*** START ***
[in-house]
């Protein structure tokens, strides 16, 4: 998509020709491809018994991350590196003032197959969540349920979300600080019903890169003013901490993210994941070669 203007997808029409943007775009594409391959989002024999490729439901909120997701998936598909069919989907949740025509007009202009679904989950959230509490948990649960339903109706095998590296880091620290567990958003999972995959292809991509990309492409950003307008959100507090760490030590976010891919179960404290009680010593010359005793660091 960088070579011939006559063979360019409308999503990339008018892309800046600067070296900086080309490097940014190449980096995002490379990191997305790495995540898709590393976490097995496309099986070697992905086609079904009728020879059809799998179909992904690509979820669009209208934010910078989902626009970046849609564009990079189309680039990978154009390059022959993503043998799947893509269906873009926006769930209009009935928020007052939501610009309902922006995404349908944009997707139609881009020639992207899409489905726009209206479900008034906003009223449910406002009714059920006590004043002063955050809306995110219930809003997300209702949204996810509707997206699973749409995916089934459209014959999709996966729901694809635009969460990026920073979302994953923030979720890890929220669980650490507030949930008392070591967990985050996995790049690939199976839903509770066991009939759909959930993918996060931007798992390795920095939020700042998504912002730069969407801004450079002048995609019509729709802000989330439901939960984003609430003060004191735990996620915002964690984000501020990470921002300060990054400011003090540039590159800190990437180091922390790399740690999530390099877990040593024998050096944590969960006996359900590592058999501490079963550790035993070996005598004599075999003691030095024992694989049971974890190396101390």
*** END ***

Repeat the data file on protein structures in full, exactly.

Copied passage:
[in-house]
């Protein structure tokens, strides 16, 4: 998509020709491809018994991350590196003032197959969540349920979300600080019903890169003013901490993210994941070669 203007997808029409943007775009594409391959989002024999490729439901909120997701998936598909069919989907949740025509007009202009679904989950959230509490948990649960339903109706095998590296880091620290567990958003999972995959292809991509990309492409950003307008959100507090760490030590976010891919179960404290009680010593010359005793660091 960088070579011939006559063979360019409308999503990339008018892309800046600067070296900086080309490097940014190449980096995002490379990191997305790495995540898709590393976490097995496309099986070697992905086609079904009728020879059809799998179909992904690509979820669009209208934010910078989902626009970046849609564009990079189309680039990978154009390059022959993503043998799947893509269906873009926006769930209009009935928020007052939501610009309902922006995404349908944009997707139609881009020639992207899409489905726009209206479900008034906003009223449910406002009714059920006590004043002063955050809306995110219930809003997300209702949204996810509707997206699973749409995916089934459209014959999709996966729901694809635009969460990026920073979302994953923030979720890890929220669980650490507030949930008392070591967990985050996995790049690939199976839903509770066991009939759909959930993918996060931007798992390795920095939020700042998504912002730069969407801004450079002048995609019509729709802000989330439901939960984003609430003060004191735990996620915002964690984000501020990470921002300060990054400011003090540039590159800190990437180091922390790399740690999530390099877990040593024998050096944590969960006996359900590592058999501490079963550790035993070996005598004599075999003691030095024992694989049971974890190396101390």